On 8 April 2005 we wrote to Professor Sirchia, then the Italian Minister of Health, to express our appreciation of the measures he had adopted to fight smoking, but we also warned him of the risks involved in using the same methods in the field of nutrition. The letter began: "Hon. Professor Sirchia, Minister of Health, don't cut in half the portions in restaurants - cut in half the prices!". After briefly describing the differences between smoking and nutritional problems, we suggested what in our opinion would be a truly useful solution: to activate primary prevention by informing people concerning the triggering factors leading to obesity. After sealing the letter and putting a stamp on it, while browsing through the local newspaper, l'Unione Sarda, we came across a letter written by a mother to the newspaper's paediatrician. She wrote: "I am really worried: my six-year-old daughter refuses to eat, at least the way I want her to. She eats when she likes and what she likes (very little) and doesn't listen to my advice. Naturally I took her to two general practitioners of the public health service and then to two private paediatricians. They all found her healthy, but I don't think this lack of appetite is normal. I've tried everything: flattery, threats, promises, screams, crying, scenes. For years now I've been fighting a war with few moments of truce. I'm nearing a nervous breakdown. But if I give up I'm afraid I would be behaving irresponsibly." The emblematic newspaper heading was "The food war is won with a smile." We opened the envelope and put in a copy of the mother's letter and the response of the paediatrician, with the following post script. "......the child has stood up to the threats and promises, but will certainly surrender to the smile and the game of the "airplane that arrives full of...".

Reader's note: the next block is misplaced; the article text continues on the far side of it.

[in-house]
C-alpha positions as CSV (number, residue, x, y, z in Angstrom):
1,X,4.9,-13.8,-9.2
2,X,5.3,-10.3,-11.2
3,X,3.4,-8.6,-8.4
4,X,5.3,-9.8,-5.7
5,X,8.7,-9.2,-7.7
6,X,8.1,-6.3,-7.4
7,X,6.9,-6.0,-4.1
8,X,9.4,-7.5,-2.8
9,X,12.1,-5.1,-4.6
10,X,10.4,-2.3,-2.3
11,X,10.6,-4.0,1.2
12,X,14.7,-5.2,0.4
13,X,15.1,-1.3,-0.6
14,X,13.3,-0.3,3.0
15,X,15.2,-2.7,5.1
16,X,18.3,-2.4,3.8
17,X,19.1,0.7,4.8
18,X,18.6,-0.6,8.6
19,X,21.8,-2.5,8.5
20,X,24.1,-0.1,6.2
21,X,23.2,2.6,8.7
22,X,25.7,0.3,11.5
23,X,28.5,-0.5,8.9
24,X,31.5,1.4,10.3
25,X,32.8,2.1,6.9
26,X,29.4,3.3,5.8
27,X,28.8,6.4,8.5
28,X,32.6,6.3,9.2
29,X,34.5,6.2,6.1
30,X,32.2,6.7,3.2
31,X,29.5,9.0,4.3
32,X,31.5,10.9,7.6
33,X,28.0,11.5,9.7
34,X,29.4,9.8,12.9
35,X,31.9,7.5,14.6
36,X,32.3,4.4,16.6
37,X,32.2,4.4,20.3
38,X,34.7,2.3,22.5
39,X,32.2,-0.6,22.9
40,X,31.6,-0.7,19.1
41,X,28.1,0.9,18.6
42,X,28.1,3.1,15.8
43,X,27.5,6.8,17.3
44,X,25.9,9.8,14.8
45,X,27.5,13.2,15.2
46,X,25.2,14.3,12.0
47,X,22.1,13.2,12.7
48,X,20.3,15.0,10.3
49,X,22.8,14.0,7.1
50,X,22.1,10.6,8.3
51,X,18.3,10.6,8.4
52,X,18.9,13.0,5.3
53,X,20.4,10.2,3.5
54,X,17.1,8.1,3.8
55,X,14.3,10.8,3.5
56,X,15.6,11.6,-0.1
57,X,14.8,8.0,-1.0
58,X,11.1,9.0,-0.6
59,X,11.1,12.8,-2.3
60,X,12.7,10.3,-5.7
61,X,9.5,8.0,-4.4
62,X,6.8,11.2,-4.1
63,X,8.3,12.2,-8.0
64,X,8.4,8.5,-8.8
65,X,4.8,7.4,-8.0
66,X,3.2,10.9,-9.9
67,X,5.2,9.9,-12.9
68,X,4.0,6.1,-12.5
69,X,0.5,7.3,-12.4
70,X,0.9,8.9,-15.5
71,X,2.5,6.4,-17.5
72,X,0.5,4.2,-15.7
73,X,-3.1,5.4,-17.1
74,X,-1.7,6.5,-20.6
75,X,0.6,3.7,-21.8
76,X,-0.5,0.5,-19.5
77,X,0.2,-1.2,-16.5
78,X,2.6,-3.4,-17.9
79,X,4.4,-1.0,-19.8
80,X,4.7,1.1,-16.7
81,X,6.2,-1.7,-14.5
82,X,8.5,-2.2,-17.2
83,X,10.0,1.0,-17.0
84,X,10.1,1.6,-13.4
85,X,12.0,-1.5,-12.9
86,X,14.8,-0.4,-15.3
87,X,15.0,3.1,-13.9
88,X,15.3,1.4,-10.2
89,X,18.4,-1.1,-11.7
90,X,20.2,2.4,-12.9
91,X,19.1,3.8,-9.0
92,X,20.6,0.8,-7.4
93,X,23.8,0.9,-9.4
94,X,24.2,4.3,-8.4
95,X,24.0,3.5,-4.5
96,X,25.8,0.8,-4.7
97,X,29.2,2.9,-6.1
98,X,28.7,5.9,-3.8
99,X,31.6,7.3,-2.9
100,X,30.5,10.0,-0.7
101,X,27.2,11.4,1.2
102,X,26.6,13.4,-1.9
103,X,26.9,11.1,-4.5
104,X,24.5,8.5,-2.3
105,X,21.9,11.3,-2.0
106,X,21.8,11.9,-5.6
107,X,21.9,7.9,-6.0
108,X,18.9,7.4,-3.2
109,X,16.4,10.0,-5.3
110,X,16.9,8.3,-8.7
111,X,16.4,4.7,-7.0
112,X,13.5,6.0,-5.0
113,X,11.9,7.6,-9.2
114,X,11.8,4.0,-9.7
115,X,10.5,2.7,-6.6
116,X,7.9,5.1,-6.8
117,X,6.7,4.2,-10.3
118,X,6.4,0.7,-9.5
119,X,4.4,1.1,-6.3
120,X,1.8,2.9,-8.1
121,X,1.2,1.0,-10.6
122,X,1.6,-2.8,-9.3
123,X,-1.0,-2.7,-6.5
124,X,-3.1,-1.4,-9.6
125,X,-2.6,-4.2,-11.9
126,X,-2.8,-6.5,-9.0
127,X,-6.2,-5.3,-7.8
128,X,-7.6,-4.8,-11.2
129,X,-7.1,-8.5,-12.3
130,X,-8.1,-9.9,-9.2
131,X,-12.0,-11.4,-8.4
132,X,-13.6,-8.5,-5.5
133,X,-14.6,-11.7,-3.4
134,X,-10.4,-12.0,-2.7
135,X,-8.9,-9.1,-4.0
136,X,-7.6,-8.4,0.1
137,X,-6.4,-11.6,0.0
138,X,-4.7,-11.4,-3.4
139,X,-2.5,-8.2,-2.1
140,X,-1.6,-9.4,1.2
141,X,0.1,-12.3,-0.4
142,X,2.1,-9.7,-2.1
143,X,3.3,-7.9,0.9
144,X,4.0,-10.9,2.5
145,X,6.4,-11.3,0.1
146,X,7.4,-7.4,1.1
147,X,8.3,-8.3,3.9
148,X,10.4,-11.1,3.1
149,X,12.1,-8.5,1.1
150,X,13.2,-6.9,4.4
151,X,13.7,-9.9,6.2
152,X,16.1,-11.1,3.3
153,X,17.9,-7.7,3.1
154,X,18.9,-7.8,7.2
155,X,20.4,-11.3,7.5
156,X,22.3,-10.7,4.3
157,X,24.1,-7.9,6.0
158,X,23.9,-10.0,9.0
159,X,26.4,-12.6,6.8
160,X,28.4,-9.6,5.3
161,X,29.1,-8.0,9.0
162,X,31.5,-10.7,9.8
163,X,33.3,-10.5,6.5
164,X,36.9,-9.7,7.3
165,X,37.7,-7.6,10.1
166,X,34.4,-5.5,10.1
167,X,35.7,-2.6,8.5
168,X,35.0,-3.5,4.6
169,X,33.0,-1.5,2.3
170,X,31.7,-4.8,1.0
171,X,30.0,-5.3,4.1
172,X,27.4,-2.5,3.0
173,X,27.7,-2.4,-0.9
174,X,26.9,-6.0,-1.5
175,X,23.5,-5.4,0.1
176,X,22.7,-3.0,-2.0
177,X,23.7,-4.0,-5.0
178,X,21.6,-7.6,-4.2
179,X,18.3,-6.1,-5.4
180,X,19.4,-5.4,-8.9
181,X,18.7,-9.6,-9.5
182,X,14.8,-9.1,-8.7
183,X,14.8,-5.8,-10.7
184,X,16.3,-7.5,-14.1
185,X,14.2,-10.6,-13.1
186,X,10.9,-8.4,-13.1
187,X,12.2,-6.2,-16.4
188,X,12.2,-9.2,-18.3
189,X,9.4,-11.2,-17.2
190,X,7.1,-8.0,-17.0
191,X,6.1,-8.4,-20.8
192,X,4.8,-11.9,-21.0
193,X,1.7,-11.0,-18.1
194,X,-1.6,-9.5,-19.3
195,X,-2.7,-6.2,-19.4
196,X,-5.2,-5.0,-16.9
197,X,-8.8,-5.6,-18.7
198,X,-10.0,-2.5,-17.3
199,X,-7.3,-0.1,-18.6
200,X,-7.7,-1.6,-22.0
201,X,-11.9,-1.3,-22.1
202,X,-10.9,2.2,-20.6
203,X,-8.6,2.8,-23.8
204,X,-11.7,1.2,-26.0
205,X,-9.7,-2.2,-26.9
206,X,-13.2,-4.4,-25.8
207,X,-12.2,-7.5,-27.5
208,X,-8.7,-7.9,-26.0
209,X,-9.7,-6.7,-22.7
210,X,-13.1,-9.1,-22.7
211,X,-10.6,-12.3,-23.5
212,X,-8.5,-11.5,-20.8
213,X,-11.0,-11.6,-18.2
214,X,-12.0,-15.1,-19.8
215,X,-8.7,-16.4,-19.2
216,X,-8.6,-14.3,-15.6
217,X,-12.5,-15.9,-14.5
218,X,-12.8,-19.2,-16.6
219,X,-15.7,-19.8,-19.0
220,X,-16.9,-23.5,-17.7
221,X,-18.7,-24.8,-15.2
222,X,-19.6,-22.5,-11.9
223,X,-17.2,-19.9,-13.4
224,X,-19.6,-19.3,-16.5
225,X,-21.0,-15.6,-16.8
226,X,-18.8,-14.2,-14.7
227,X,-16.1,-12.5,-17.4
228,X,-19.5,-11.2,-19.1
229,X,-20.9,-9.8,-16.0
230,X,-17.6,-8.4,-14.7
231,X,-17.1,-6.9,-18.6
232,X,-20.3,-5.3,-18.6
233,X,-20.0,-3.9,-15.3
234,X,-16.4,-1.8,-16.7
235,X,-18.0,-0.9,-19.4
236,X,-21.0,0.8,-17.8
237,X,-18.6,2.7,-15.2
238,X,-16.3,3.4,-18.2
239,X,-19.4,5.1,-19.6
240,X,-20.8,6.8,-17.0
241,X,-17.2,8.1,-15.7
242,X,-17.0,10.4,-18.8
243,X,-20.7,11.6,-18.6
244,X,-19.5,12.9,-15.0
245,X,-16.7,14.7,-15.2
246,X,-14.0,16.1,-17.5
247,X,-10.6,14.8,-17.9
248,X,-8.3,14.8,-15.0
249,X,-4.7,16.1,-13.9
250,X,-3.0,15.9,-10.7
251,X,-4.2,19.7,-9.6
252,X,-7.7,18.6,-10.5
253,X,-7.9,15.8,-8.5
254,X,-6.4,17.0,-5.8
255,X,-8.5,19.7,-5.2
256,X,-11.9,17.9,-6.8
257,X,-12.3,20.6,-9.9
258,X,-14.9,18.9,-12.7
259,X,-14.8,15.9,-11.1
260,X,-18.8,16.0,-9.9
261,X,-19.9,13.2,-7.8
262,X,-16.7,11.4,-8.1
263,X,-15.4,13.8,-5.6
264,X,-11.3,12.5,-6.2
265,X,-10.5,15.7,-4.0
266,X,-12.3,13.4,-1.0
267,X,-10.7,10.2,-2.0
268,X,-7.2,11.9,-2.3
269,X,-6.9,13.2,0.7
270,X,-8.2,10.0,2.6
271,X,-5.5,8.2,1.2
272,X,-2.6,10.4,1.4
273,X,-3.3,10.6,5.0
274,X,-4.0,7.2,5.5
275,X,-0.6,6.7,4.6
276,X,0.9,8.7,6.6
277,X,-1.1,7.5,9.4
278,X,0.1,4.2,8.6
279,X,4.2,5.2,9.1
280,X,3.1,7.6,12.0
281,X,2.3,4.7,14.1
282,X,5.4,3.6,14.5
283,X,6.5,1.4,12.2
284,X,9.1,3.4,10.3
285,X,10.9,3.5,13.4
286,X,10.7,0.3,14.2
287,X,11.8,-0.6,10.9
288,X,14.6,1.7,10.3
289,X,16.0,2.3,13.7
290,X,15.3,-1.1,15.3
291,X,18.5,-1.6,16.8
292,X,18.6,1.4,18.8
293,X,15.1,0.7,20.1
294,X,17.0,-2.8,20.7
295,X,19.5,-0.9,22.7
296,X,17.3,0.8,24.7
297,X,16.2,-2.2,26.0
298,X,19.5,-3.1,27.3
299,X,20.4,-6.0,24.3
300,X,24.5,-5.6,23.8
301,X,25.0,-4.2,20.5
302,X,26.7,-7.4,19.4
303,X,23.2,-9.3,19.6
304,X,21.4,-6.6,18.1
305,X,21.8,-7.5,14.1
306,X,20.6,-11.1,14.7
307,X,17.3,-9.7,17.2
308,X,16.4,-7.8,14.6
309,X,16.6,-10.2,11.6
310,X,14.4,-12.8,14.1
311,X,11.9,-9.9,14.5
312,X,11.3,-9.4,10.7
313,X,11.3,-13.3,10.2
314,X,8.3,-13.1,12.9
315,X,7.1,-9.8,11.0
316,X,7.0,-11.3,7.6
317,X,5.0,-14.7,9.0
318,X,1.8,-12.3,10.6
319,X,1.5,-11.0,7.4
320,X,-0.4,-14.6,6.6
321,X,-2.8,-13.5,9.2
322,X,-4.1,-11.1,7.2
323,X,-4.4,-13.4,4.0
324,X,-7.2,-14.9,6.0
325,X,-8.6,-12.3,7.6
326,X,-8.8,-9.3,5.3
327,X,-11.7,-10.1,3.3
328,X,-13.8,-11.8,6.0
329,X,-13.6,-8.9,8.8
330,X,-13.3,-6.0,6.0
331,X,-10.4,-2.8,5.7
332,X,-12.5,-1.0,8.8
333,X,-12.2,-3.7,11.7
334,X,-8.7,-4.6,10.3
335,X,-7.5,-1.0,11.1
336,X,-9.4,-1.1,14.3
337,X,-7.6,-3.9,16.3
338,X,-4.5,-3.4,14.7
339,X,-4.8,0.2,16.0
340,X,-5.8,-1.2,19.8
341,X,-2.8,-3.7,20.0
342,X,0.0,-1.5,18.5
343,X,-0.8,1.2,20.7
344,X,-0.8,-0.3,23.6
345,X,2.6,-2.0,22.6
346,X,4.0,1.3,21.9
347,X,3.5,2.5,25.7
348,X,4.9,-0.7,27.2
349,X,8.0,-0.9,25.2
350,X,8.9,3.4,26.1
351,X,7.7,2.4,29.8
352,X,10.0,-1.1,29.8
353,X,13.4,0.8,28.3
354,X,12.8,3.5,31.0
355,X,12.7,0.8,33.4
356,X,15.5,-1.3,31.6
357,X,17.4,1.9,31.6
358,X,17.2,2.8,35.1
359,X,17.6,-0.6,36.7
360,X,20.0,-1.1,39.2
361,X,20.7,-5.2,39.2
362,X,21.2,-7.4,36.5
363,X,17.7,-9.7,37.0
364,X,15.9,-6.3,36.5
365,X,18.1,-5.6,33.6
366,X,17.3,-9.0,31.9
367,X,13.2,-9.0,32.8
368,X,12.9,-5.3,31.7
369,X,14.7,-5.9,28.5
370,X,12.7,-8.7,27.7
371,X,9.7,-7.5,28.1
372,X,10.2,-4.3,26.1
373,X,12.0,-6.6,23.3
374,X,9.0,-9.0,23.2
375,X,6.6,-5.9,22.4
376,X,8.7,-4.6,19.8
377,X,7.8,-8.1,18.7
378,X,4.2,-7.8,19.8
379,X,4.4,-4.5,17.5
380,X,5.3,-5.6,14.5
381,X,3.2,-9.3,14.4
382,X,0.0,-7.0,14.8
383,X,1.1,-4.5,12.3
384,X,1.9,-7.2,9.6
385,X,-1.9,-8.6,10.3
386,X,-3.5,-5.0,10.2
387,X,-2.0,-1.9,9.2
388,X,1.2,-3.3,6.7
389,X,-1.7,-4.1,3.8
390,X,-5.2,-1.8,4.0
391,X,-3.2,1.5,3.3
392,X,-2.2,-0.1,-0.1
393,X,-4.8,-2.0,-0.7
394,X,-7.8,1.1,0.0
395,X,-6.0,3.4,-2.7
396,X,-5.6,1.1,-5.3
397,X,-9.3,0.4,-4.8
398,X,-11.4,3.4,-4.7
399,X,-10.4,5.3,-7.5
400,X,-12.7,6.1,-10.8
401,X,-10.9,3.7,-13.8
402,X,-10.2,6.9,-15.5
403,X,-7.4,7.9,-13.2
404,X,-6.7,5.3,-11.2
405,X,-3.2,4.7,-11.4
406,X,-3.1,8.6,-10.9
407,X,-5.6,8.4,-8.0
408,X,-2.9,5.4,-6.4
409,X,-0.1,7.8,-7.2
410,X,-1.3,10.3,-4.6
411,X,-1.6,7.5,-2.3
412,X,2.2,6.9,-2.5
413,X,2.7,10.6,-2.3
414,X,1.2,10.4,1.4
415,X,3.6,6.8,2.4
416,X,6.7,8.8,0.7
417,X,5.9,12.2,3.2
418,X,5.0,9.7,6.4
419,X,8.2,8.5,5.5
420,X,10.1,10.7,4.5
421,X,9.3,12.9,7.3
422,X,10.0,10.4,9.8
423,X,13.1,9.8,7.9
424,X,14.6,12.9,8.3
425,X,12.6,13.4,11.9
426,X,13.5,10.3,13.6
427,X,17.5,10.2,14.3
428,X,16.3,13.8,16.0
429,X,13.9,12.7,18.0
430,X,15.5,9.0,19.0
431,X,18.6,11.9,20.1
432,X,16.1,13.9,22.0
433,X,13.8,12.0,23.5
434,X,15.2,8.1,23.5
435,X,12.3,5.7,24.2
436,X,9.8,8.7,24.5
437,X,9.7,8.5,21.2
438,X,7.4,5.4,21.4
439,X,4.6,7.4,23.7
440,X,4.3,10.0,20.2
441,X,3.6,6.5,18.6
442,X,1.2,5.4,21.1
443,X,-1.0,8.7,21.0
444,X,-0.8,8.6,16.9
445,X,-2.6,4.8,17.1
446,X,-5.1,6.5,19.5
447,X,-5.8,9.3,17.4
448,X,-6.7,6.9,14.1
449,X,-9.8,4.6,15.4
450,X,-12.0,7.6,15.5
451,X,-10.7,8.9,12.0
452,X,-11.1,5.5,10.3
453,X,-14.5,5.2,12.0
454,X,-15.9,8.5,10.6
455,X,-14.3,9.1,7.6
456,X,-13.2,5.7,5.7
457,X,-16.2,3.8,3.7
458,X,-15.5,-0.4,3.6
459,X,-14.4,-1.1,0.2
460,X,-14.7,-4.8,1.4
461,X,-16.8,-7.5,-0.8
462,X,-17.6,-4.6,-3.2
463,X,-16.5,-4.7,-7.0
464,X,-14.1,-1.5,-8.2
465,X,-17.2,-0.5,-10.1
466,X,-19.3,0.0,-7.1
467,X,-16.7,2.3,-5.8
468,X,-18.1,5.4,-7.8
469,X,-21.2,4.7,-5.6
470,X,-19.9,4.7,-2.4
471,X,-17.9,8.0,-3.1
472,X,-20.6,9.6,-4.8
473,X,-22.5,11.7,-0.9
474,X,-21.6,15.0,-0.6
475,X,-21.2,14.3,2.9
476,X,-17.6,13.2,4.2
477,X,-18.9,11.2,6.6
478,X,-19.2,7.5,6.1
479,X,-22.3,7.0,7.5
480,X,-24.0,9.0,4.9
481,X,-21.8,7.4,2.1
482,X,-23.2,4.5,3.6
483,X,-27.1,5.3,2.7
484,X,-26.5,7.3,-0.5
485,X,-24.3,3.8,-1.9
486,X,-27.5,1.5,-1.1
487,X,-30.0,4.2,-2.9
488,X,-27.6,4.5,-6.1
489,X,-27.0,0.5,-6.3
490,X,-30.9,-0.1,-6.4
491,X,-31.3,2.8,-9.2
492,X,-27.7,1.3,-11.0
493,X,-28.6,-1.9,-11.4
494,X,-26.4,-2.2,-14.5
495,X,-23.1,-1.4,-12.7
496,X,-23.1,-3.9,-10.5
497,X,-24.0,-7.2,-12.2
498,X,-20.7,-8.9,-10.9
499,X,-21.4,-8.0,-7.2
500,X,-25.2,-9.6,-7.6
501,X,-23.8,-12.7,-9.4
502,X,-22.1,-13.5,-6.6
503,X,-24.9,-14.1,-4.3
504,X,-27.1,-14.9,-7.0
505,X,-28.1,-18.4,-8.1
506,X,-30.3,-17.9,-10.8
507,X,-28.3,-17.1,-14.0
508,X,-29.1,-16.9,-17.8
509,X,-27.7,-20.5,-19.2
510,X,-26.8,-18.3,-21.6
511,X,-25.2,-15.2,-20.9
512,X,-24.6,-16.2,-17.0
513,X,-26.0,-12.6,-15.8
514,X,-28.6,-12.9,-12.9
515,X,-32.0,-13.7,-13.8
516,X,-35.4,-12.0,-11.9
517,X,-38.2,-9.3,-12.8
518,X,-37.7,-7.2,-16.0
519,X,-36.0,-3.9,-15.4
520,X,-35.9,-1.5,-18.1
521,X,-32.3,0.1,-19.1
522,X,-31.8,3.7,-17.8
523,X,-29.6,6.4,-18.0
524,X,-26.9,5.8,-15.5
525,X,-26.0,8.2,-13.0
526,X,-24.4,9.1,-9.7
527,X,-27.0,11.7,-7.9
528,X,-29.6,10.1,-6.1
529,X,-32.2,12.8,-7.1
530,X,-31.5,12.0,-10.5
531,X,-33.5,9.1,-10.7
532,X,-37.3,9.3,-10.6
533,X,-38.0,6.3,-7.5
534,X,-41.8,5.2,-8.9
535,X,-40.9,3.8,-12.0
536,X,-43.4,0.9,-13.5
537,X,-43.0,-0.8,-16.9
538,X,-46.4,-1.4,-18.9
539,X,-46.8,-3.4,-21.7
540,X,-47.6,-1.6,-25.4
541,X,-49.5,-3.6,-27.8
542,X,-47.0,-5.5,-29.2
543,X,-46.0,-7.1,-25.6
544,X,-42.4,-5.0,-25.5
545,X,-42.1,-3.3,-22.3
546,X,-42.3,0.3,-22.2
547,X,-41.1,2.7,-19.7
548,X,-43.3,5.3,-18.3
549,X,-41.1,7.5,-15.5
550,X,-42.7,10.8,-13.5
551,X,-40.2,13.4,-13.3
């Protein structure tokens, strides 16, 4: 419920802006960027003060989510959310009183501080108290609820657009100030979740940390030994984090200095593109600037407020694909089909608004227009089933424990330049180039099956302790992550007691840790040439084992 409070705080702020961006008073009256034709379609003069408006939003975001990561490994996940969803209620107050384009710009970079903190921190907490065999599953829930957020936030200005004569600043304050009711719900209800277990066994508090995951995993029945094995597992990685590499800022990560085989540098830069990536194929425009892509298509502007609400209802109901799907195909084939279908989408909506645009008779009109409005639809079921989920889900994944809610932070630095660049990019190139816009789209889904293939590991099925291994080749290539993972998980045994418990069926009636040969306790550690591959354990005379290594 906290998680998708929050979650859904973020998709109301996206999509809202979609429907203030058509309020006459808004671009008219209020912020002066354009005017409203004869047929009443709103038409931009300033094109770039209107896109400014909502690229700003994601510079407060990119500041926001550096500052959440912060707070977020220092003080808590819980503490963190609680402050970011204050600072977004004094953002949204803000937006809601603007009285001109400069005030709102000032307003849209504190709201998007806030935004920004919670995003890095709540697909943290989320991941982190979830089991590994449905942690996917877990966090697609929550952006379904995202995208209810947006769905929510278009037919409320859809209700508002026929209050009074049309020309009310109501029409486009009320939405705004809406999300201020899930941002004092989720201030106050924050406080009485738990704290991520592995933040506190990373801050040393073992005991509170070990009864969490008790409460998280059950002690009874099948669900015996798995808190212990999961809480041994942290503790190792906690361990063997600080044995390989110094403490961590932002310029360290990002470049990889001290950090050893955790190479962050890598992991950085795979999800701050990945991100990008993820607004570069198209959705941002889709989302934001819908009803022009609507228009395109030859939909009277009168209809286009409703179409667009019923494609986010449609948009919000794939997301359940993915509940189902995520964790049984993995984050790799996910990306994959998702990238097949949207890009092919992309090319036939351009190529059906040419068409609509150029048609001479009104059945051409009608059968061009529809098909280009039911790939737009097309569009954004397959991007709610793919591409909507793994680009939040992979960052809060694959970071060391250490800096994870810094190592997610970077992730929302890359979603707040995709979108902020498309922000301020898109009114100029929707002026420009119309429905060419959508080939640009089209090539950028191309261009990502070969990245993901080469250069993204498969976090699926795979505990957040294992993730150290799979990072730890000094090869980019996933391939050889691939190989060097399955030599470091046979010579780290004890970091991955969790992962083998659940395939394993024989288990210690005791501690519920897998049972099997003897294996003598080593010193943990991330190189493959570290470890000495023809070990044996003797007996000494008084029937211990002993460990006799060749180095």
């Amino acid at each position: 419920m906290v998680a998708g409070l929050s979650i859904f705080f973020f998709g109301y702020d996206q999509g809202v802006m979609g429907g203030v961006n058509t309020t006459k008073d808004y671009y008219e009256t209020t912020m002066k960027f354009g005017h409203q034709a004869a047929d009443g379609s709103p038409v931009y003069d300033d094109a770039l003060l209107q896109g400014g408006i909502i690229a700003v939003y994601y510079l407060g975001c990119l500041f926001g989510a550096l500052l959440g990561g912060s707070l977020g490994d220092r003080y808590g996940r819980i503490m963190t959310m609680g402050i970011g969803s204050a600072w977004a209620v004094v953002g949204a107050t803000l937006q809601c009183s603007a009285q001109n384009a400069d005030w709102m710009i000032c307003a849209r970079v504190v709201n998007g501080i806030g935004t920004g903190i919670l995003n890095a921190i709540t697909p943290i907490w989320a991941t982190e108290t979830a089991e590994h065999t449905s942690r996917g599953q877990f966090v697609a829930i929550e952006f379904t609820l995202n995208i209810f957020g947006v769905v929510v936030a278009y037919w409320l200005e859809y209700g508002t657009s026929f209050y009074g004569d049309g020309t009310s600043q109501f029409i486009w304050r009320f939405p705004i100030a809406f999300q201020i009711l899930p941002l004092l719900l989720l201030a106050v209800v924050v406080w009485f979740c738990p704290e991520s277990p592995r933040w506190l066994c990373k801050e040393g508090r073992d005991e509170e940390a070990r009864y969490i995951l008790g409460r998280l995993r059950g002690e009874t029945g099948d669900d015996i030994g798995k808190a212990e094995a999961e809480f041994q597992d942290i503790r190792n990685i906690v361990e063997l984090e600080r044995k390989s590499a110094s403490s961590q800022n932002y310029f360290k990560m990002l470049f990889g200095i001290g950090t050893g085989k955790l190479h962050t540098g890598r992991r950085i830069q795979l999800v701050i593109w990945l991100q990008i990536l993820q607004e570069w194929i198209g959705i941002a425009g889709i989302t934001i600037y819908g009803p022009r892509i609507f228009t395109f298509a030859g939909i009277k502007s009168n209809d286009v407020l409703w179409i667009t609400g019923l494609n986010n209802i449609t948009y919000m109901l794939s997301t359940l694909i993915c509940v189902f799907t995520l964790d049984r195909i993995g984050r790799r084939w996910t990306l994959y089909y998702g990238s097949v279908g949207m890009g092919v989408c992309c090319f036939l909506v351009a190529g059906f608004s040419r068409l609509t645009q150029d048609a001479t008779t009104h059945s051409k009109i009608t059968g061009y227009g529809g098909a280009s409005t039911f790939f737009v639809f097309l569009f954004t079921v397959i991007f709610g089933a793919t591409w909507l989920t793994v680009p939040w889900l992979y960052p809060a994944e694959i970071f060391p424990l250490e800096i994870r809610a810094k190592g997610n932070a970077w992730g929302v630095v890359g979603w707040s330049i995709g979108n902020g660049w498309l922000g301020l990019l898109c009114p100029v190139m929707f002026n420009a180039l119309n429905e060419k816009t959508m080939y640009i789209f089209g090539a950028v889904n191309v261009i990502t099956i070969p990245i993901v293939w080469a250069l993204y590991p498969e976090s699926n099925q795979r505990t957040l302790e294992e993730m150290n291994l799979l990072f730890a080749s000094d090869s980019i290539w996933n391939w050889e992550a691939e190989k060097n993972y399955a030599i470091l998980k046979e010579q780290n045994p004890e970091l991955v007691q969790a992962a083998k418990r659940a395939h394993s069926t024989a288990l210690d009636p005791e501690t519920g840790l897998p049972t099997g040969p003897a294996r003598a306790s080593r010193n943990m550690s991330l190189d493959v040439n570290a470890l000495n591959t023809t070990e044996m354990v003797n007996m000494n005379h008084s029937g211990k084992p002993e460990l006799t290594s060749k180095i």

We sent the letter registered on 11 April. Naturally we received no reply.


In this group of triggering factors we find marriage, employment, retirement, a long holiday, moving, the end of a period of dieting and any other event that causes an abrupt change in eating habits which is capable of inducing an increase in calorie intake unjustified by metabolic needs.

Marriage, in which both husband and wife may assume new eating habits borrowed from the partner, may cause a change in the former calorie intake. The case of women who report having begun drinking wine during meals to keep their husbands company or that of men who report a greater consumption of fatty and elaborate dishes compared to those prepared by their mothers are frequent. Moreover, in both, life in common may limit the freedom of movement (sports, walks) or dietary autonomy (when one is not hungry and the other is, it is more difficult to skip a meal). Finally, between husband and wife there is often a certain emulation that may facilitate food consumption beyond real metabolic needs, such as when one eats only to keep the other company; this normally goes to the disadvantage of the wife, since her energy expenditure (resting and total) is less than that of the husband. An understanding of these concepts helps to eliminate or keep to a minimum the risks involved in married life.

Employment in sedentary activities leads to a decrease in energy expenditure in those who previously did manual labour or practiced sports (see no. 1). Furthermore, especially after beginning one’s first job, which means having more money than before, with brief breaks during the working day may create new occasions for snacks (cappuccinos and pastries) which more often than not do not replace normal meals but are in addition to them.